Celebrations for Qixi Festival start with a bang

This Thursday (August 4) is Qixi Festival, also known as Chinese Valentine’s Day, which has been celebrated in China on the seventh day of the seventh month of the lunar calendar for over 2000 years.

In Taiwan, festivities began early this year on Saturday night with Dadaocheng’s fireworks festival in Taipei, an event timed annually to coincide with the romantic holiday. Last year, due to Covid-19 restrictions, attendance at the festival was limited to 3,000 people but this year, with the limit lifted, a crowd of more than 100,000 crammed along the bank of the Tamsui river to witness the spectacle

Dadaocheng’s fireworks festival in Taipei saw more than 100,000 people cram along the river bank. Image: Mark Hanson

A short distance from the river, outside of Xiahai City God Temple on Taipei’s historic Dihua Street, a much smaller crowd also gathered to watch the fireworks.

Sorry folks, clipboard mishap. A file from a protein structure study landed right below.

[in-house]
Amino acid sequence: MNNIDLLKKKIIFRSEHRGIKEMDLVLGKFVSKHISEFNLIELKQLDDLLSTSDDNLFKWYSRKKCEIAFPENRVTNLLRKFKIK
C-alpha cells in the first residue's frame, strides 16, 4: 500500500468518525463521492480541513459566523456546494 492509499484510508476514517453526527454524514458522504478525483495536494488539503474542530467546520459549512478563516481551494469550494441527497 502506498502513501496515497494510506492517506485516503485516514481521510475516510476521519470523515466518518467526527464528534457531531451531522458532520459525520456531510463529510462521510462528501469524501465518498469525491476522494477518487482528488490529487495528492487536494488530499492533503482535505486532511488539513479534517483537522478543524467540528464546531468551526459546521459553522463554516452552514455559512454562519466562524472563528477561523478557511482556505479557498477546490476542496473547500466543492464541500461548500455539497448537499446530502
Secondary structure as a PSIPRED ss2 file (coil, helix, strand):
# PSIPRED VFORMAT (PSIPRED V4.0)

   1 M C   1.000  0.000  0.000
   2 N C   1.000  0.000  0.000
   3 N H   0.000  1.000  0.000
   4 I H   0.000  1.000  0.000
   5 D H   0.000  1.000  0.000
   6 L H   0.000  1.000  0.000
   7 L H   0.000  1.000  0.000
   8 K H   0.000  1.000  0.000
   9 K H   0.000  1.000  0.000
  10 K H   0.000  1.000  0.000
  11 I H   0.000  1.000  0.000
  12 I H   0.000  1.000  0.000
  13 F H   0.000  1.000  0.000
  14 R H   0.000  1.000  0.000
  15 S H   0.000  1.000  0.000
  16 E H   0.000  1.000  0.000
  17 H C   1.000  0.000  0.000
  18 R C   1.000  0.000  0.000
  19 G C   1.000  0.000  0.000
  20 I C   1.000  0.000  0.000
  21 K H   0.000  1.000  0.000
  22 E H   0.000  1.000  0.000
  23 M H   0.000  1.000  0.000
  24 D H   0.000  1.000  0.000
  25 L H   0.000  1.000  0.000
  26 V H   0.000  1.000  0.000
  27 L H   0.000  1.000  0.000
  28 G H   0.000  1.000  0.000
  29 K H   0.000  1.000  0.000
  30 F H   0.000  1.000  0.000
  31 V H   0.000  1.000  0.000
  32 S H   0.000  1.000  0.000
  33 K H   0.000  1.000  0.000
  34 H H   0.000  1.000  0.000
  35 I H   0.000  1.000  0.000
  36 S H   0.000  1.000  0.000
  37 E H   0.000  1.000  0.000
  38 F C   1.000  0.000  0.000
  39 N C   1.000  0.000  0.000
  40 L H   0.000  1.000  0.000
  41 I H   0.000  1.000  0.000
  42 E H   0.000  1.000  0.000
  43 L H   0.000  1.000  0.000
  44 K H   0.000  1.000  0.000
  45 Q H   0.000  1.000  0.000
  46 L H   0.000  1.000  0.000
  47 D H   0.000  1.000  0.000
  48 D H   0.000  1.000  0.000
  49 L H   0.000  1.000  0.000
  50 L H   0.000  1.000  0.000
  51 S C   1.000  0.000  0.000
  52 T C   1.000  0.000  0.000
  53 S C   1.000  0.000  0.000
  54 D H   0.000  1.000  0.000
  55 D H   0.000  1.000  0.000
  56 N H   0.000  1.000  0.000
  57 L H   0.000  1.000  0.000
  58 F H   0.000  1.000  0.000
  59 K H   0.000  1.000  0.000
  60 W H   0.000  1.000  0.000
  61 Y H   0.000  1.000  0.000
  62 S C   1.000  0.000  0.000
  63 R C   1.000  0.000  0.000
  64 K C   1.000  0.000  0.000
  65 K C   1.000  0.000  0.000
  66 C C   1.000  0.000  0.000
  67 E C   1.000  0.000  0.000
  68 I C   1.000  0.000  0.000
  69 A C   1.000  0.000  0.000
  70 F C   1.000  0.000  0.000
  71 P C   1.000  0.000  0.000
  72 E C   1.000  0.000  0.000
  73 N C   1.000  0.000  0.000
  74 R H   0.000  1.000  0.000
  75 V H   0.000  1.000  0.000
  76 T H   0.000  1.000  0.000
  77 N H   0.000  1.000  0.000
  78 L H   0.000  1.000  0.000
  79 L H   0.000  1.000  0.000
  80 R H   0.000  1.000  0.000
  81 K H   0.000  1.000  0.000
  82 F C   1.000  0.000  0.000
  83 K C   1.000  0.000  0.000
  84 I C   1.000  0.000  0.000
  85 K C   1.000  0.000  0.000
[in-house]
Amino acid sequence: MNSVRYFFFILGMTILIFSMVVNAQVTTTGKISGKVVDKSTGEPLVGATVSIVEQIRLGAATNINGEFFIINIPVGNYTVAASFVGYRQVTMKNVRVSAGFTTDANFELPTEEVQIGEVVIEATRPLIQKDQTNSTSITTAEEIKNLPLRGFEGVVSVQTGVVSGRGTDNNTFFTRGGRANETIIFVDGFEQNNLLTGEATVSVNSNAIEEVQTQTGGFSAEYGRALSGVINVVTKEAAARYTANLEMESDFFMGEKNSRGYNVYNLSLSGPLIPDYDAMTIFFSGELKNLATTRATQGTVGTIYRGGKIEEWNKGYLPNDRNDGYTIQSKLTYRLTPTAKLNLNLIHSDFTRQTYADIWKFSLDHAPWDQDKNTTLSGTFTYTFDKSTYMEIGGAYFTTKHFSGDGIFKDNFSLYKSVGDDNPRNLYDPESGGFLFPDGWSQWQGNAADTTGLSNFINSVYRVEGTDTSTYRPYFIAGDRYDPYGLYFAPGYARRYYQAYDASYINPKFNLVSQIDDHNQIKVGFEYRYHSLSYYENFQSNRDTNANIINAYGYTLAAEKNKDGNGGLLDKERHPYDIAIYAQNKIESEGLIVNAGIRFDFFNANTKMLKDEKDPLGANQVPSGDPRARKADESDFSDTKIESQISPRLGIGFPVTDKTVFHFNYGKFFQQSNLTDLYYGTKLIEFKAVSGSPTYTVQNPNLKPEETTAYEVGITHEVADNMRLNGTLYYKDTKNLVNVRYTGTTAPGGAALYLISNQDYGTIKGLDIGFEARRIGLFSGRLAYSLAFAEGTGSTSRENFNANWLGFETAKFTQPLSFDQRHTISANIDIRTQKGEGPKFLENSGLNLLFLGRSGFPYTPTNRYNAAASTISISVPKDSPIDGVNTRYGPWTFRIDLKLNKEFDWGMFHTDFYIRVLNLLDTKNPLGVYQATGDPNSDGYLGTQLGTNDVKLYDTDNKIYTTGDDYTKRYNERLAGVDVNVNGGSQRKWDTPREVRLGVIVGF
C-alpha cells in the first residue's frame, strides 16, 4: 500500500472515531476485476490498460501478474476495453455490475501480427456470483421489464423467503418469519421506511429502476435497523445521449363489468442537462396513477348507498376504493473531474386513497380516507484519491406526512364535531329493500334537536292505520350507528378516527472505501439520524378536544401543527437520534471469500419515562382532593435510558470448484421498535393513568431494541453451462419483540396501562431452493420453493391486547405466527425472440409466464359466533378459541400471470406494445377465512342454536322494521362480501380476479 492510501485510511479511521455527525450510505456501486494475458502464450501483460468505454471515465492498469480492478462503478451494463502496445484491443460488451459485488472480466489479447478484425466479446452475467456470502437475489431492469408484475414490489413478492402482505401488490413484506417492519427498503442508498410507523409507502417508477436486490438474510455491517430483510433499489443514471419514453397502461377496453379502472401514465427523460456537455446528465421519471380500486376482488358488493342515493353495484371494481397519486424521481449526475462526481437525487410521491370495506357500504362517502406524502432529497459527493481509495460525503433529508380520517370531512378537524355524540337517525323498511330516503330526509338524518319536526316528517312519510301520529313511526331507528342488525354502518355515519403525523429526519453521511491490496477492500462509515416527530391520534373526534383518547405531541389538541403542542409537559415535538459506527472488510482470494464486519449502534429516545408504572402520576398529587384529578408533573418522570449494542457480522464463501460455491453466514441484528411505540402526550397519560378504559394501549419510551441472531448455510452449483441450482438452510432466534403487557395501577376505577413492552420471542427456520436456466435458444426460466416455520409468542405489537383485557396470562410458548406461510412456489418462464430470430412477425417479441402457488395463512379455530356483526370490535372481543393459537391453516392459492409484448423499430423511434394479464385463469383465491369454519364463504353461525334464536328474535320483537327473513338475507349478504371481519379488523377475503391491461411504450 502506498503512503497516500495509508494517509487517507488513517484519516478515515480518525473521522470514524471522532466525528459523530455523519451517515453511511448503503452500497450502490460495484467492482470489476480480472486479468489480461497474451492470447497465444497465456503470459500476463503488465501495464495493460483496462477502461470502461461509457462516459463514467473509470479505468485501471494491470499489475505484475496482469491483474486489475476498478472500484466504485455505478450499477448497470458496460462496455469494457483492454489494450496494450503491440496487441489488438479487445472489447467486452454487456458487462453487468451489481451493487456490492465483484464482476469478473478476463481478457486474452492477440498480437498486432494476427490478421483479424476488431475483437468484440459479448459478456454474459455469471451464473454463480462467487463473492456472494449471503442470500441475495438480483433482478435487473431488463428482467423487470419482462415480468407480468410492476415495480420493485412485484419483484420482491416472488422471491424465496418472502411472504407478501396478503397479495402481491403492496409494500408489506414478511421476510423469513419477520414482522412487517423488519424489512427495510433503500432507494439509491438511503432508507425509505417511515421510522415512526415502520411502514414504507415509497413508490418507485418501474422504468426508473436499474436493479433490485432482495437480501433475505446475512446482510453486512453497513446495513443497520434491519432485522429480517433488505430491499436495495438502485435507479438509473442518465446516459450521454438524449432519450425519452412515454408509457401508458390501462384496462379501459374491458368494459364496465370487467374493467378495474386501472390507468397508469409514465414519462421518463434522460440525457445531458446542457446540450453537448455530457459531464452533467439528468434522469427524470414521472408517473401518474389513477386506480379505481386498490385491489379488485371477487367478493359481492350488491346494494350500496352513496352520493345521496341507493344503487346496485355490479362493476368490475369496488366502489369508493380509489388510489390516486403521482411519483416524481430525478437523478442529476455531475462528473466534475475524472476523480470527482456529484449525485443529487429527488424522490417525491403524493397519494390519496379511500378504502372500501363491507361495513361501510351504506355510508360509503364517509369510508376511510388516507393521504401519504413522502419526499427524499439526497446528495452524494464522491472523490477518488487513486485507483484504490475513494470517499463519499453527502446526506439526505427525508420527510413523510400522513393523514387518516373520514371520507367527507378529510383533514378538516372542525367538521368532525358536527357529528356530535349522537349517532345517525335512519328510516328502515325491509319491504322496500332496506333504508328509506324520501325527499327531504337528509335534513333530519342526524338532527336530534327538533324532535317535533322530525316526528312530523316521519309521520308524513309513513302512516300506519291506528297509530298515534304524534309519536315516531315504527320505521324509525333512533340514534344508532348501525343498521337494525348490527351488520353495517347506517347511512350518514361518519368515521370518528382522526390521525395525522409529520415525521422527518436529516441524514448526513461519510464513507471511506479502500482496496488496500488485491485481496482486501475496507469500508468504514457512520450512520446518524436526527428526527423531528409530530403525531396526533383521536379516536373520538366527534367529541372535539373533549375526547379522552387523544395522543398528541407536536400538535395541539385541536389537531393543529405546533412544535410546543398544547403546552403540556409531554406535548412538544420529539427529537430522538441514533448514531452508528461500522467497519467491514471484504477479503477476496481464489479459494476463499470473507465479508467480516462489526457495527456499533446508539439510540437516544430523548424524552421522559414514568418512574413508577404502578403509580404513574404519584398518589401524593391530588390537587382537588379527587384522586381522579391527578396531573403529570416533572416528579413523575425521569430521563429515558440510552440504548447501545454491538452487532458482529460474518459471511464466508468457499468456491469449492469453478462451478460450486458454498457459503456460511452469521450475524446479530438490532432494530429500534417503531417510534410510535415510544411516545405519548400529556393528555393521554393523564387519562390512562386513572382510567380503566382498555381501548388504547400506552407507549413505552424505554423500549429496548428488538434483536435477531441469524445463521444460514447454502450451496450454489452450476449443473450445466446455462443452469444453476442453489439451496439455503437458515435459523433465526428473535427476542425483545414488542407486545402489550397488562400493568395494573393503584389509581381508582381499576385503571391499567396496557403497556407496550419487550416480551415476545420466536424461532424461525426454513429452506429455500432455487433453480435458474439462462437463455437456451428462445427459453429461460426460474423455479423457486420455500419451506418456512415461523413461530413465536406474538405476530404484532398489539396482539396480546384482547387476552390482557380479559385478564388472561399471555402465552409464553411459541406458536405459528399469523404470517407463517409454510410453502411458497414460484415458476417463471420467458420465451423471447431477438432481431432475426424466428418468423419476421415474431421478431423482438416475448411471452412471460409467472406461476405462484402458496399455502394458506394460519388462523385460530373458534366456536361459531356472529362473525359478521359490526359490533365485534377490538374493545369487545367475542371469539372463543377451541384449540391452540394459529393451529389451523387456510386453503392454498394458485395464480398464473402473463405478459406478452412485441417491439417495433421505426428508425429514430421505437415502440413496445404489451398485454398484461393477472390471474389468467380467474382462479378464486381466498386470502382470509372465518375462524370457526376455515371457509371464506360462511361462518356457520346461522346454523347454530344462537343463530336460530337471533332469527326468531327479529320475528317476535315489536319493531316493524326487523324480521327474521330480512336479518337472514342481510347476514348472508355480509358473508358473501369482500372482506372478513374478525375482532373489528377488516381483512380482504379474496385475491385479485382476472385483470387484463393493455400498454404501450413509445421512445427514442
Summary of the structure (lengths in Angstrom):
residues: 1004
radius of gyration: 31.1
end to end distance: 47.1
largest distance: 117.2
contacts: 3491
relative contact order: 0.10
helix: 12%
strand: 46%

This location is popular for would-be lovers throughout the year but sees a surge in visitors around Qixi Festival as it is home to a famous idol of Yue Lao, the love god of Chinese mythology. Idols of Yue Lao can be found at temples across Taiwan but the one on Dihua Street is the most renowned for its match-making ability.

In Taiwan, Qixi festivities began early with Dadaocheng’s fireworks festival. Image: Mark Hanson

By making offerings and performing the correct ritual, it is said that Lao Yue will tie a thread binding worshippers to their future partners. Qixi Festival is considered the most auspicious time to make such requests. As the impressive pyrotechnics display of the fireworks festival lit up the night sky, people could be seen snapping photos under the watchful eye of the temple’s guardian while others bowed and paid their respects.

Images and words courtesy of Mark Hanson

- Asia Media Centre